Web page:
Disciple Men to Disciple Their Families
A few Weekly Briefings ago I wrote that we have amended the All-Inclusive Men’s Ministry concept to mean that the size of your men’s ministry is however many men you have in your church 15 years of age and older.
We must also extend our “All-Inclusive” thinking to the discipleship of complete families if we want to see lasting change. It’s not all-inclusive if a man gets discipled but the rest of his family does not—that would only be semi-inclusive.
Let’s say a 15 year old teenager in a dysfunctioning family was having problems, went to a counselor and was genuinely helped, but then returned to an otherwise unchanged family system. What would happen? The potential for real change in the teenager would be greatly diminished.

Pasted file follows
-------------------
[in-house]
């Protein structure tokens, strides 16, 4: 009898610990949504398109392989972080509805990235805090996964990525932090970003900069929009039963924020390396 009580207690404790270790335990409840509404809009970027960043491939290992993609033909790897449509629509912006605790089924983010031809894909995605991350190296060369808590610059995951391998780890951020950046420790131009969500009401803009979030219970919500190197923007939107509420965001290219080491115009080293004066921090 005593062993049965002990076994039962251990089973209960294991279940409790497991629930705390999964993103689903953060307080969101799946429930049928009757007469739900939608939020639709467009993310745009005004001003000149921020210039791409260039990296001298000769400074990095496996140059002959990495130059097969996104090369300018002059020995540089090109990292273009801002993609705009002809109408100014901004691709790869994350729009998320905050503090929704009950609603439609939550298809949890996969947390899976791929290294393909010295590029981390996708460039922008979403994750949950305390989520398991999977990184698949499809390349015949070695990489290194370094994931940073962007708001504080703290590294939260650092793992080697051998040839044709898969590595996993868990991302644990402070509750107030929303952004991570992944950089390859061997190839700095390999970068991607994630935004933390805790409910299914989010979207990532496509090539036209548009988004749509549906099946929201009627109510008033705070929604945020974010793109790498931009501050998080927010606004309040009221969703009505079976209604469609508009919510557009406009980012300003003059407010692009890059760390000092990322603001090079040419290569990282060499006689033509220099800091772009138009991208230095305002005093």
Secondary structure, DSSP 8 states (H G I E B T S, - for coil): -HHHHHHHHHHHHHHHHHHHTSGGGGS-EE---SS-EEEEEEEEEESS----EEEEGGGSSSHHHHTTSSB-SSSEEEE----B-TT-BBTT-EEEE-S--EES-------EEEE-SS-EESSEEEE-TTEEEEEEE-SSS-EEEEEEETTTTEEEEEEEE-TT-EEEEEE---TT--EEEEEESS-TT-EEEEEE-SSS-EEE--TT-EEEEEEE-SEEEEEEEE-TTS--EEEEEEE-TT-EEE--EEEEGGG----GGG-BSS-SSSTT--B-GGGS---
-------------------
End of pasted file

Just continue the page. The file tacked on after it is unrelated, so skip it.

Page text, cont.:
So the battle must be fought at multiple levels: the man, the teenager, the parents, the home, and all other systems to which the teenager belongs. But the most effective approach will be for the church to think intergenerationally. Discipling men to disciple their families has the most potential for systemic change—which is what we need.
As Paul put it: “And the things you have heard me say in the presence of many witnesses entrust to reliable men who will also be qualified to teach others” (2 Timothy 2:2). So when we disciple men, let’s equip them so they can disciple others—especially their own families first.
His and yours,
Pat Morley, Ph.D.
Of the 113,00,000 men 15 and older, 10,600,000 were 15 – 19 years of age, and 10,800,000 were 20 – 24 years of age. The number of men 20 – 21 years of age were estimated from Census Bureau totals. http://www.census.gov/compendia/statab/tables/06s0011.xls , retrieved September 29, 2006.